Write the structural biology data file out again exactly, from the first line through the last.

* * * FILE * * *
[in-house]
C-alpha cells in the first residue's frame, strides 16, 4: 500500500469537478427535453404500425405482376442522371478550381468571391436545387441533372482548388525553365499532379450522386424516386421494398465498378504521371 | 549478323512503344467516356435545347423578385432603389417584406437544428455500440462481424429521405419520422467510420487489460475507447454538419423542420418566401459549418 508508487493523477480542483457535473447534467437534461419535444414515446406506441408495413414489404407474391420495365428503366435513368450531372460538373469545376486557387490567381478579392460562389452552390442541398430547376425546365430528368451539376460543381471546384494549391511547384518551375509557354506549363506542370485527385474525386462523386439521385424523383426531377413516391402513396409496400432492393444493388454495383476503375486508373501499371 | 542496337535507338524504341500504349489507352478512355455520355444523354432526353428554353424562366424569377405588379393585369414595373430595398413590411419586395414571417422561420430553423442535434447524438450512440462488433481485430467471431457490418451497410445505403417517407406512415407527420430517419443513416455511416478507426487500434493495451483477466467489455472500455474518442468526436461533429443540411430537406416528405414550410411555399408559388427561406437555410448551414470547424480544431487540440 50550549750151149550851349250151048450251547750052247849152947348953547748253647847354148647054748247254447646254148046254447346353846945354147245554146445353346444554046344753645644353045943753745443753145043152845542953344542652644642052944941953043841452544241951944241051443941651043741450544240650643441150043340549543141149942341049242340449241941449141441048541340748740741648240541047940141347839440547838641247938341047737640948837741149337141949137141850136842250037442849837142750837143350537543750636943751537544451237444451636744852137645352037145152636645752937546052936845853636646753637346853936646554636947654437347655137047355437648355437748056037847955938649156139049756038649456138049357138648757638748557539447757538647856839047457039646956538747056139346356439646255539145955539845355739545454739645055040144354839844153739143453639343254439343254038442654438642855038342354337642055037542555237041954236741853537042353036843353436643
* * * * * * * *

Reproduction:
[in-house]
C-alpha cells in the first residue's frame, strides 16, 4: 500500500469537478427535453404500425405482376442522371478550381468571391436545387441533372482548388525553365499532379450522386424516386421494398465498378504521371 | 549478323512503344467516356435545347423578385432603389417584406437544428455500440462481424429521405419520422467510420487489460475507447454538419423542420418566401459549418 508508487493523477480542483457535473447534467437534461419535444414515446406506441408495413414489404407474391420495365428503366435513368450531372460538373469545376486557387490567381478579392460562389452552390442541398430547376425546365430528368451539376460543381471546384494549391511547384518551375509557354506549363506542370485527385474525386462523386439521385424523383426531377413516391402513396409496400432492393444493388454495383476503375486508373501499371 | 542496337535507338524504341500504349489507352478512355455520355444523354432526353428554353424562366424569377405588379393585369414595373430595398413590411419586395414571417422561420430553423442535434447524438450512440462488433481485430467471431457490418451497410445505403417517407406512415407527420430517419443513416455511416478507426487500434493495451483477466467489455472500455474518442468526436461533429443540411430537406416528405414550410411555399408559388427561406437555410448551414470547424480544431487540440 50550549750151149550851349250151048450251547750052247849152947348953547748253647847354148647054748247254447646254148046254447346353846945354147245554146445353346444554046344753645644353045943753745443753145043152845542953344542652644642052944941953043841452544241951944241051443941651043741450544240650643441150043340549543141149942341049242340449241941449141441048541340748740741648240541047940141347839440547838641247938341047737640948837741149337141949137141850136842250037442849837142750837143350537543750636943751537544451237444451636744852137645352037145152636645752937546052936845853636646753637346853936646554636947654437347655137047355437648355437748056037847955938649156139049756038649456138049357138648757638748557539447757538647856839047457039646956538747056139346356439646255539145955539845355739545454739645055040144354839844153739143453639343254439343254038442654438642855038342354337642055037542555237041954236741853537042353036843353436643